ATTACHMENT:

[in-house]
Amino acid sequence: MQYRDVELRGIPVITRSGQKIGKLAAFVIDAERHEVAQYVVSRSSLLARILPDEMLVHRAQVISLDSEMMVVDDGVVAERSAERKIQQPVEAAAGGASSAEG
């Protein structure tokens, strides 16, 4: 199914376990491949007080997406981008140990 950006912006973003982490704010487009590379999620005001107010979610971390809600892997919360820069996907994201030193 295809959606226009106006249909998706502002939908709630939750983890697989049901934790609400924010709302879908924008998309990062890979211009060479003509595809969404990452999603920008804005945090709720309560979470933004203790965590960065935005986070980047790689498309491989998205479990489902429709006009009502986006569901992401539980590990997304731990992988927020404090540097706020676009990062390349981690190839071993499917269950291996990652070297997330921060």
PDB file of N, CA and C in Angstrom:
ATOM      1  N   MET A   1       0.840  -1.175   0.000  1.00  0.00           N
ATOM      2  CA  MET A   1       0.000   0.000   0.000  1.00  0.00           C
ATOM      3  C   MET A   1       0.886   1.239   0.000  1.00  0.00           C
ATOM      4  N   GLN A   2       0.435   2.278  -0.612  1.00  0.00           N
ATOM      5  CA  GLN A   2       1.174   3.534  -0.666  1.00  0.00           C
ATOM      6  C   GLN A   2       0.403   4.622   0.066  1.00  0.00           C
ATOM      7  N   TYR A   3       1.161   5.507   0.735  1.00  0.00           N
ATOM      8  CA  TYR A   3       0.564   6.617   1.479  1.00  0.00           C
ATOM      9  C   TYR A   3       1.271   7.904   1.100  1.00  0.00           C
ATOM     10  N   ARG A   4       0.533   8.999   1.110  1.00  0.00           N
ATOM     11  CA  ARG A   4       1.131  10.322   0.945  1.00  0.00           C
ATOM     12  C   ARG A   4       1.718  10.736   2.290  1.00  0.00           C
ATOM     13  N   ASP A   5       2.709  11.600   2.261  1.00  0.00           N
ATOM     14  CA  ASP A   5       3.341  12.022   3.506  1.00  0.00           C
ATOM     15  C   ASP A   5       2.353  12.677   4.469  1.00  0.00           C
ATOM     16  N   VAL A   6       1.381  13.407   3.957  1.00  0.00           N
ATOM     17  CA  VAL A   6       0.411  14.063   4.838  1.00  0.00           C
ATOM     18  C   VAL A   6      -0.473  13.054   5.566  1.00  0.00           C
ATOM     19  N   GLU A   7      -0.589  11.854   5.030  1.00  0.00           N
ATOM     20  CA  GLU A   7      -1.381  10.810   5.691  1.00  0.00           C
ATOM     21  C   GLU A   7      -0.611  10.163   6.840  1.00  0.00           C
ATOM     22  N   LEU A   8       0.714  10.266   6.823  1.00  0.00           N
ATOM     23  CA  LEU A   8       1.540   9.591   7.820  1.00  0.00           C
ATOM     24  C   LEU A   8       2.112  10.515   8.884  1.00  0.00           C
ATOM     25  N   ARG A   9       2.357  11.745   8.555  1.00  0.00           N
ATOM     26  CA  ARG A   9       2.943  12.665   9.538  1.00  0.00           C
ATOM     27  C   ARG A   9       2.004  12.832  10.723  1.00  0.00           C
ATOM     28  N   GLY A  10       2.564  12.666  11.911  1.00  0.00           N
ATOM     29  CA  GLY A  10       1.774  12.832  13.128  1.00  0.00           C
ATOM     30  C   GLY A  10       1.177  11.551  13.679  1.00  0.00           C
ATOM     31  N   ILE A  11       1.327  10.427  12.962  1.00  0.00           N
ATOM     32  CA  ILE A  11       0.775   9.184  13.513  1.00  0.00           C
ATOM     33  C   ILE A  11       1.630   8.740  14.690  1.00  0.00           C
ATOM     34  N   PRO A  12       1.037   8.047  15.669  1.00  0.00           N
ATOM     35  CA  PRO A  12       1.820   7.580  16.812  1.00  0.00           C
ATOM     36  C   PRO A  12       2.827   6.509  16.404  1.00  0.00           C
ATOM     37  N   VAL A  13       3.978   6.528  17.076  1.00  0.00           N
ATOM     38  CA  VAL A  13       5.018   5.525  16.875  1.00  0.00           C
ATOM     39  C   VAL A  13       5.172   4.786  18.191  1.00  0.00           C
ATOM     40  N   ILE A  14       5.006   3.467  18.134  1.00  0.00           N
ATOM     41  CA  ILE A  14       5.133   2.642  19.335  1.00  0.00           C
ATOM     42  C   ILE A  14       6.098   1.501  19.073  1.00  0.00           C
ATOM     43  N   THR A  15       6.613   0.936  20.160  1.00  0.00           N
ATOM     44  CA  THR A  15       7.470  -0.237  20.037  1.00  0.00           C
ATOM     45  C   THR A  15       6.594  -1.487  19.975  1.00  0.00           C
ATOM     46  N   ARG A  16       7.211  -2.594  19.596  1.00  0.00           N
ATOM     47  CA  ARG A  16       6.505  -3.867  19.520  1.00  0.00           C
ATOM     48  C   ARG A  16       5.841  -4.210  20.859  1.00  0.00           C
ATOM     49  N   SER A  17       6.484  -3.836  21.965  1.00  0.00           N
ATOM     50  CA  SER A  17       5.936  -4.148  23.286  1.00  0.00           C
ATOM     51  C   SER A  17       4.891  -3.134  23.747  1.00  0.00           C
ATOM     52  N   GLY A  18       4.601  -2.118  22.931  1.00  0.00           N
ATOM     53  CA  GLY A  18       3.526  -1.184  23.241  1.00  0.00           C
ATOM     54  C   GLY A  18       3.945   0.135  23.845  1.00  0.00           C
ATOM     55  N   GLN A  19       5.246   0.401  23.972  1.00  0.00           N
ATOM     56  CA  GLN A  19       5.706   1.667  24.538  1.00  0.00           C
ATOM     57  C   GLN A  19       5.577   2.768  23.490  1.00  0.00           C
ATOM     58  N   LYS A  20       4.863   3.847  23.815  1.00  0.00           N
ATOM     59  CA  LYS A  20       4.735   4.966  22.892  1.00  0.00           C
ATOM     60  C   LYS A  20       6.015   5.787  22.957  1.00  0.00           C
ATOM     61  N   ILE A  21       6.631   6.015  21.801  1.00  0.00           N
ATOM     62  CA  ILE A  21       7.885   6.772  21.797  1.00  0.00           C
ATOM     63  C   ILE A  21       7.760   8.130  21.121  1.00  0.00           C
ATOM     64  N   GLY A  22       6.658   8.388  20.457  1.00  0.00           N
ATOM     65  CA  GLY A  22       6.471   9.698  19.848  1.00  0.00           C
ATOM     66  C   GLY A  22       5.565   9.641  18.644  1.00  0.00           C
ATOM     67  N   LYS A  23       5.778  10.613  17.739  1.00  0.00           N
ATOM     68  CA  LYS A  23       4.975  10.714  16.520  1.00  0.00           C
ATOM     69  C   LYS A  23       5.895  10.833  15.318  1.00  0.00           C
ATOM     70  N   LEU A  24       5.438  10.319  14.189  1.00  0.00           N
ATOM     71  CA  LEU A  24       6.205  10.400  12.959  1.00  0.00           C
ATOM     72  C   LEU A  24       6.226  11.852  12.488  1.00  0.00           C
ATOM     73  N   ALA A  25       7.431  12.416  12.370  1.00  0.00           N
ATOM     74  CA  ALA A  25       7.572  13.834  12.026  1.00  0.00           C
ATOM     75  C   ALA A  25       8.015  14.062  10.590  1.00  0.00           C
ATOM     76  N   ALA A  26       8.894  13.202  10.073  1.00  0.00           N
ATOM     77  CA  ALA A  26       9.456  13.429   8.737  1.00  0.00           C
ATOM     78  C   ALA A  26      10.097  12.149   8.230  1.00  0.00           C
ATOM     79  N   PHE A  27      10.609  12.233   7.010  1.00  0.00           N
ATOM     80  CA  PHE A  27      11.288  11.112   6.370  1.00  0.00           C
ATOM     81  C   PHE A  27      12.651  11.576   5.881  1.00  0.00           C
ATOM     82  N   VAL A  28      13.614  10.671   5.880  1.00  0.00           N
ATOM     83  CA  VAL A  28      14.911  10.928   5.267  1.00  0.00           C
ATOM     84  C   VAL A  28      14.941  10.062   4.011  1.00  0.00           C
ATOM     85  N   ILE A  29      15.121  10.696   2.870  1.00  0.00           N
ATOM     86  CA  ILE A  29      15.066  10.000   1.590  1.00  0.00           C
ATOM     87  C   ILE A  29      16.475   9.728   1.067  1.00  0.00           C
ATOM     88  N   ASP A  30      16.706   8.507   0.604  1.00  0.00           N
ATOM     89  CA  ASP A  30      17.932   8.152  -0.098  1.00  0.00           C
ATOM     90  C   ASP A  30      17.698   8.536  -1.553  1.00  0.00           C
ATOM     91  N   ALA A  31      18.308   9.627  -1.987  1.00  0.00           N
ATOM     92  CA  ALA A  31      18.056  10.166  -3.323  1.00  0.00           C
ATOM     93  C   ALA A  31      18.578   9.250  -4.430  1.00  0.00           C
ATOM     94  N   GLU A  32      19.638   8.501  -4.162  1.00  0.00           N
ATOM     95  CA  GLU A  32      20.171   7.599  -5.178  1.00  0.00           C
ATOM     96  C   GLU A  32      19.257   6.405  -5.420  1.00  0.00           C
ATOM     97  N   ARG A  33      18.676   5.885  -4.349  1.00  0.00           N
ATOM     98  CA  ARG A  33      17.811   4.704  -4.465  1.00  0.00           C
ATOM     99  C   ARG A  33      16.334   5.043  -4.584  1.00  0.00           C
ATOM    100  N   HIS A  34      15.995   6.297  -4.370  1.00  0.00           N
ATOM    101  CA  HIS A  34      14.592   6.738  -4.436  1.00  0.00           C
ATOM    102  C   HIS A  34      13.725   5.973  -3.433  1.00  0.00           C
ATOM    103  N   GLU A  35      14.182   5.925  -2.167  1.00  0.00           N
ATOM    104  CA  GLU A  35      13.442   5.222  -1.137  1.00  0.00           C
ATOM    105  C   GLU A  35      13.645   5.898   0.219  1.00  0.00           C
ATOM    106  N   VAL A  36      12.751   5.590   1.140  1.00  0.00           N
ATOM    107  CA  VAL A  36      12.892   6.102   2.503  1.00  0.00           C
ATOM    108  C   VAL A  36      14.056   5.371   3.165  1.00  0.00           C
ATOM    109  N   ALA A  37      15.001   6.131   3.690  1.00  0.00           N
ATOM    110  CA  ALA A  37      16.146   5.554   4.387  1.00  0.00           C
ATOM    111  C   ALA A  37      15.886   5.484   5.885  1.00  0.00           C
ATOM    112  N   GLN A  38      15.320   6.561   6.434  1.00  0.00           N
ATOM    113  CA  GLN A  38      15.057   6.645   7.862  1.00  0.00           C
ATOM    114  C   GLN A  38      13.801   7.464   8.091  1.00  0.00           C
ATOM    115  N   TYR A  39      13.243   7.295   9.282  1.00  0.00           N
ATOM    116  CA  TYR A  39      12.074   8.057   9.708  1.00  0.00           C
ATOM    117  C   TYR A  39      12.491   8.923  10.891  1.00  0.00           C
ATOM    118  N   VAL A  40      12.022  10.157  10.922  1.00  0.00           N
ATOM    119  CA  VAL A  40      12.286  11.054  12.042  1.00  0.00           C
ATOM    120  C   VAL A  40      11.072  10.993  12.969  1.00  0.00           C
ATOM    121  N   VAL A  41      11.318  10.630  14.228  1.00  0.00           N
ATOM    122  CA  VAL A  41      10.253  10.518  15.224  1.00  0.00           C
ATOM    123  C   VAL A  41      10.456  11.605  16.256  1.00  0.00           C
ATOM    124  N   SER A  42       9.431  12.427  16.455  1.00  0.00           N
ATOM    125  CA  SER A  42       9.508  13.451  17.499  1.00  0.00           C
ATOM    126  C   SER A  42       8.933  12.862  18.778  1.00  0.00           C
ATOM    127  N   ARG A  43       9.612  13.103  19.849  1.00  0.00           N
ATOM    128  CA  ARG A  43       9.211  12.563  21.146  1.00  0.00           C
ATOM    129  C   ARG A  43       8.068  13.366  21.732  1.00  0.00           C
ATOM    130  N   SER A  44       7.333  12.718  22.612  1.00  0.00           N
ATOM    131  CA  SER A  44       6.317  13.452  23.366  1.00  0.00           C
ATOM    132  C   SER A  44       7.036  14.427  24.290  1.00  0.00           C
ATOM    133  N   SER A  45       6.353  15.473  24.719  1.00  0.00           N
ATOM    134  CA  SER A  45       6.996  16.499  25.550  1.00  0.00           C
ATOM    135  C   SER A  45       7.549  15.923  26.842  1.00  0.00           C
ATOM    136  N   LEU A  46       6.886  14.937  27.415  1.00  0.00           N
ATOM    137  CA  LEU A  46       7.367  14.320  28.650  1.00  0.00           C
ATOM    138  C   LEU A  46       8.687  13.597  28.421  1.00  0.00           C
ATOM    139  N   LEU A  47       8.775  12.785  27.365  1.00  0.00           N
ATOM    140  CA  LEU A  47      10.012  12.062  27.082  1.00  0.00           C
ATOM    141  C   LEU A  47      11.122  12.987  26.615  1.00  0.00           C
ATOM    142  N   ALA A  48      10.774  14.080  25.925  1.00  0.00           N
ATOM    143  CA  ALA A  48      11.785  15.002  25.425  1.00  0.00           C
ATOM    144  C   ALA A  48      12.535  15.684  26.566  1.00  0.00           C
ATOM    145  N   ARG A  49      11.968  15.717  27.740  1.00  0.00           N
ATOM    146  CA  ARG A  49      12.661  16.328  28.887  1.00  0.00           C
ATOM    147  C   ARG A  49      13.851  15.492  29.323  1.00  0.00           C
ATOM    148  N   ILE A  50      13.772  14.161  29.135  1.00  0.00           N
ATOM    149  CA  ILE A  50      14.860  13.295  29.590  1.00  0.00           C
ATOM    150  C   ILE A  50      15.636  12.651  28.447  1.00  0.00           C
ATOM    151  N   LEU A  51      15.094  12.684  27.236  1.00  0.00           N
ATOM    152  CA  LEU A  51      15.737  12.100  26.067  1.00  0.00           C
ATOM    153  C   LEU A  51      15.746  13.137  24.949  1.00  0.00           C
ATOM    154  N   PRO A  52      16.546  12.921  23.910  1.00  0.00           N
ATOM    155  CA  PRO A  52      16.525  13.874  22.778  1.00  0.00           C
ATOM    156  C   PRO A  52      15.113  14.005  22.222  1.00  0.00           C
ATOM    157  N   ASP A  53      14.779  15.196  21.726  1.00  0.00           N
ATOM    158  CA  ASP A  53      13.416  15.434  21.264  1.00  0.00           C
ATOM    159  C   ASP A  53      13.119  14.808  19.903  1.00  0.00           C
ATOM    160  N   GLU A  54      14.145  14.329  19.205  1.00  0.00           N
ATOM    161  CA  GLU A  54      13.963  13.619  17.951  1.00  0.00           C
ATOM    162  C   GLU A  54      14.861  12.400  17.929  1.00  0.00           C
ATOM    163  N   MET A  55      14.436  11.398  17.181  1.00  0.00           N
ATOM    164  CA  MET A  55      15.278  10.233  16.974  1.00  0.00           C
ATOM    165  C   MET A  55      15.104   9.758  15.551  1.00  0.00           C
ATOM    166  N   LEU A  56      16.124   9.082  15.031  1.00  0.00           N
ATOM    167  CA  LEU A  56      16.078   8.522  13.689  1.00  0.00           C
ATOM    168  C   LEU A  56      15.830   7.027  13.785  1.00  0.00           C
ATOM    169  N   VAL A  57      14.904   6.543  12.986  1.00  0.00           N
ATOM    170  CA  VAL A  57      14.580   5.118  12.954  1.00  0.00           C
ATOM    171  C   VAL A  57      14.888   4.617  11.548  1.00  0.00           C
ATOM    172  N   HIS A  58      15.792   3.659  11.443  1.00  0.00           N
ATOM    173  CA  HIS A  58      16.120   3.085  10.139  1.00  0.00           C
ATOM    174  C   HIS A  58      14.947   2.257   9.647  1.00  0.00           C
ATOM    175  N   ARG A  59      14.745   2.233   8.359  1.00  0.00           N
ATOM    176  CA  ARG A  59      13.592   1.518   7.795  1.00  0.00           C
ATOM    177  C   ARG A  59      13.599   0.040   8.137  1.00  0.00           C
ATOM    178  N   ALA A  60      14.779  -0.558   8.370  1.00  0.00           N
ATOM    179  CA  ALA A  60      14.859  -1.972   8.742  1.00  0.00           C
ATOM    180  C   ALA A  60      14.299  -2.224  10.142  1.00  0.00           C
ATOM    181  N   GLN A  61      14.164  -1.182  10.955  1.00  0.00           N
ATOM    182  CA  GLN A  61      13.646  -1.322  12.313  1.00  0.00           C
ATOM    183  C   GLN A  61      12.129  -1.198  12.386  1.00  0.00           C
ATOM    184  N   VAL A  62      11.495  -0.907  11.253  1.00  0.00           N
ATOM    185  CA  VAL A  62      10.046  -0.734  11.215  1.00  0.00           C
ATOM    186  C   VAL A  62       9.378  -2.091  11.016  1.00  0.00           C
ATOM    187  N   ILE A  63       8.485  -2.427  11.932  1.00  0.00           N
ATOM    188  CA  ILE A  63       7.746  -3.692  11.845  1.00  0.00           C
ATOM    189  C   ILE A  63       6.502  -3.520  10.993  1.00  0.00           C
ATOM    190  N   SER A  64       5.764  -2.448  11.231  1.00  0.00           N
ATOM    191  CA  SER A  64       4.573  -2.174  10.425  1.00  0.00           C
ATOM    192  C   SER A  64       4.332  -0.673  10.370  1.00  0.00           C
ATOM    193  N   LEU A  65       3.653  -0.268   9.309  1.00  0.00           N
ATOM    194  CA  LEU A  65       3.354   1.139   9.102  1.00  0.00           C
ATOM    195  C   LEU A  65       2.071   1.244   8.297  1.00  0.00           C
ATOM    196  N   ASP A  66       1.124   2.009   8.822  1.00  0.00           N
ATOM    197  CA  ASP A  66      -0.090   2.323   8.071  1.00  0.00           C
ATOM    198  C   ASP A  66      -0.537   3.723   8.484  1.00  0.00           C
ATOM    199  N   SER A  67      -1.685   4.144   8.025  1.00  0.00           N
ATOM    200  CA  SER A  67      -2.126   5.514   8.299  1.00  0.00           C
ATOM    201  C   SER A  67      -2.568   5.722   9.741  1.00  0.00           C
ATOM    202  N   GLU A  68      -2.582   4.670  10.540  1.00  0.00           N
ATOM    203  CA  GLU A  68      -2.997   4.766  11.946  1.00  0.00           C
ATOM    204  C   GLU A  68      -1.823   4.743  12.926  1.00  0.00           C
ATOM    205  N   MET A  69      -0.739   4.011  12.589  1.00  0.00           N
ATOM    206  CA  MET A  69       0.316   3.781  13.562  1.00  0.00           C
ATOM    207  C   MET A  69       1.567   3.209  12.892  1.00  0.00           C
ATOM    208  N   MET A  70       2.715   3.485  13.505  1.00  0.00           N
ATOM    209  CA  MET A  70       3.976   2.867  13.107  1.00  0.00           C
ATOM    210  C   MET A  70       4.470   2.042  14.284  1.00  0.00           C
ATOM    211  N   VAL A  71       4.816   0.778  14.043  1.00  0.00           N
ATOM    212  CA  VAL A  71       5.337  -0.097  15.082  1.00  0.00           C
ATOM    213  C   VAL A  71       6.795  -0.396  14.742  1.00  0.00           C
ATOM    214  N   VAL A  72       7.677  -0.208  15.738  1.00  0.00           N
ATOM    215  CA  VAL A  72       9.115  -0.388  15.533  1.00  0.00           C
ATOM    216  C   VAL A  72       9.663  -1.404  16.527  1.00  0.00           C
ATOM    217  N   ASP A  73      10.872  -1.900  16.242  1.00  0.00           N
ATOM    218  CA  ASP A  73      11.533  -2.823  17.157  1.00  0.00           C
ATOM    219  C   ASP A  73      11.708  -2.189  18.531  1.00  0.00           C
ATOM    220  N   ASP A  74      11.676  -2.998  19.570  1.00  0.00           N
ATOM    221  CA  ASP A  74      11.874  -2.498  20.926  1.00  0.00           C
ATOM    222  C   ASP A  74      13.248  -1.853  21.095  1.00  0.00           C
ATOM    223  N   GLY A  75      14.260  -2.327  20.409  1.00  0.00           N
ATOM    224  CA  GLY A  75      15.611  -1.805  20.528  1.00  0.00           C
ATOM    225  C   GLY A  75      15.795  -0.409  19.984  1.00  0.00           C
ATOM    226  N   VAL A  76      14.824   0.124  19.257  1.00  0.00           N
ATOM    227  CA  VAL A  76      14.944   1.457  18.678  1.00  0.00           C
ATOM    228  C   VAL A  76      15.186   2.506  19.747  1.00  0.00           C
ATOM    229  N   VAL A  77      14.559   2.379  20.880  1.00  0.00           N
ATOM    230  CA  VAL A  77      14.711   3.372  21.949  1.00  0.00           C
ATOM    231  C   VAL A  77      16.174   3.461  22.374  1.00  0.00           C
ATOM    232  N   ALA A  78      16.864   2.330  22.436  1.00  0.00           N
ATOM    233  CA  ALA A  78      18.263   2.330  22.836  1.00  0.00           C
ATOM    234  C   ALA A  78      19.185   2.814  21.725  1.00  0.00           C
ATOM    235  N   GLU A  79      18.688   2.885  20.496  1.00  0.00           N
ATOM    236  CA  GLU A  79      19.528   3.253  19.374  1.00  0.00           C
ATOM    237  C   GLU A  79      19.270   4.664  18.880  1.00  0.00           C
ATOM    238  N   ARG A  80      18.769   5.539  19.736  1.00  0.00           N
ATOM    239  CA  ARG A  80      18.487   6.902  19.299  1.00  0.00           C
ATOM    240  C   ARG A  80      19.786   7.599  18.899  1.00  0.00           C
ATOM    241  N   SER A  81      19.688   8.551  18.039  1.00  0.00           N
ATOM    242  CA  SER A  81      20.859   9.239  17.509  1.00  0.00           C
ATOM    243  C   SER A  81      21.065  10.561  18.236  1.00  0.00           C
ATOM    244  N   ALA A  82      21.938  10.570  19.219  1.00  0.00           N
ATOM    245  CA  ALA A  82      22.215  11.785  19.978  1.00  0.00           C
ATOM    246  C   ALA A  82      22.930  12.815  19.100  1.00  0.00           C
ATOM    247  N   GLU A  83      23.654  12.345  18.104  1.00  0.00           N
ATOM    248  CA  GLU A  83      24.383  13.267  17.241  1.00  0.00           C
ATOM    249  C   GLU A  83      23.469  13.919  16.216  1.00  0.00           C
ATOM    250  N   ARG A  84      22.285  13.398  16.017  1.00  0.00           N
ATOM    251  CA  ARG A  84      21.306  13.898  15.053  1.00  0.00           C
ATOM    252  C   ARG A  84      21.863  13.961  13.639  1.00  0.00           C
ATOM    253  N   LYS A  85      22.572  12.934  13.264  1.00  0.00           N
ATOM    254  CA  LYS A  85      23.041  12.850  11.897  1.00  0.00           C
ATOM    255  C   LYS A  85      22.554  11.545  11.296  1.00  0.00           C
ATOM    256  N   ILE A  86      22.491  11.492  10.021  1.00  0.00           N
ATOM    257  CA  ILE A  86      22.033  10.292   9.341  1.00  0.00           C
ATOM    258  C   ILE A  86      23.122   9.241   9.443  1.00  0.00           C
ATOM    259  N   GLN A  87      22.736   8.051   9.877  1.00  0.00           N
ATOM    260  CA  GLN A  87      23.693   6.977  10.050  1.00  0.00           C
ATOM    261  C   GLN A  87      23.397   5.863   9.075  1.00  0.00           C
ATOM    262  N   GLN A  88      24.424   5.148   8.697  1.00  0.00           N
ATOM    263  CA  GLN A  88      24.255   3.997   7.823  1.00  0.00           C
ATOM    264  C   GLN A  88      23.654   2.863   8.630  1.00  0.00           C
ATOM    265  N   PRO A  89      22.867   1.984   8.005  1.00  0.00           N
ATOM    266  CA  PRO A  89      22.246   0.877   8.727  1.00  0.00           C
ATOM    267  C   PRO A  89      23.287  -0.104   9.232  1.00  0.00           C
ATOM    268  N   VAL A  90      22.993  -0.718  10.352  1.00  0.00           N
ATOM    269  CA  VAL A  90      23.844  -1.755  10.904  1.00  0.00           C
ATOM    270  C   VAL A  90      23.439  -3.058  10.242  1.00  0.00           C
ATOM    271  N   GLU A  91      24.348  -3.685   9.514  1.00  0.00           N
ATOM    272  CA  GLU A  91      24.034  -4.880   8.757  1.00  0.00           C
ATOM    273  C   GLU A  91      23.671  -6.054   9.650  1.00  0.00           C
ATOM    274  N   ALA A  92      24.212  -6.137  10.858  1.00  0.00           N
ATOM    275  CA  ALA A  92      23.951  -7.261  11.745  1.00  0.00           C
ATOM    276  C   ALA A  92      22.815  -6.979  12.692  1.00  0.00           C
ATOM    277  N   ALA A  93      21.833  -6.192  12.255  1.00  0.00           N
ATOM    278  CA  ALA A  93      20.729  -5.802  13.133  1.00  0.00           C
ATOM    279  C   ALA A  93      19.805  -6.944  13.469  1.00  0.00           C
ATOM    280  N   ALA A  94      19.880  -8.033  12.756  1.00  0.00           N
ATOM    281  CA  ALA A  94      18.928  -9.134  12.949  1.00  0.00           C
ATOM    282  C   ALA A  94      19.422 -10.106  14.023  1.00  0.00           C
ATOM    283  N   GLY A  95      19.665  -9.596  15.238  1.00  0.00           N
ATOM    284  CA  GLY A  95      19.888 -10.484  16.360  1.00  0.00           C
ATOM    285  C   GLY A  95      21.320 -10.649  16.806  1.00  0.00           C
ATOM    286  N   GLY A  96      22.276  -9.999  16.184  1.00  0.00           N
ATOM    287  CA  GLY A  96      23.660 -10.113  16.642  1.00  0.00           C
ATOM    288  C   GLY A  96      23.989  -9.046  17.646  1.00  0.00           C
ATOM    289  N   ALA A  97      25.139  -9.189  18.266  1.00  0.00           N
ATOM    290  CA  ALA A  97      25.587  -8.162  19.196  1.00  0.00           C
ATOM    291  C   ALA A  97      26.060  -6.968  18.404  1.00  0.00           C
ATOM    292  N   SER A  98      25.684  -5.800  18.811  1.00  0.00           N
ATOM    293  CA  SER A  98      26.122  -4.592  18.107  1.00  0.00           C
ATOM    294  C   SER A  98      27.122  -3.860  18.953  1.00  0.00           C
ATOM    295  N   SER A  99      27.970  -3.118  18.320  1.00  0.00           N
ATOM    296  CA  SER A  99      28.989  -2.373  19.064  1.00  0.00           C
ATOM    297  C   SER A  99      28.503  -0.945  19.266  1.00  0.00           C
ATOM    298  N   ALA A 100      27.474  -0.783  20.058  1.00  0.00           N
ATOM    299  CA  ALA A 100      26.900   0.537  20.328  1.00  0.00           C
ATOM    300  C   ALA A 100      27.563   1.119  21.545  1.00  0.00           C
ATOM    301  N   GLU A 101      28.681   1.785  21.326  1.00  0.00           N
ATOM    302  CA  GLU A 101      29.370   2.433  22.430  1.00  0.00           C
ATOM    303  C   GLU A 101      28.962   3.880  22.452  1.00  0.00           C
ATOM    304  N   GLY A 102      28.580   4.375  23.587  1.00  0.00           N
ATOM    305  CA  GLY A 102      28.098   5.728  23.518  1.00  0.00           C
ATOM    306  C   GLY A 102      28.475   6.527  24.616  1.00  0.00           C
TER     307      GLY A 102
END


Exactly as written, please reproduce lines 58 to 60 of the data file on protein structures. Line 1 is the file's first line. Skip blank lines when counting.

ATOM     54  C   GLY A  18       3.945   0.135  23.845  1.00  0.00           C
ATOM     55  N   GLN A  19       5.246   0.401  23.972  1.00  0.00           N
ATOM     56  CA  GLN A  19       5.706   1.667  24.538  1.00  0.00           C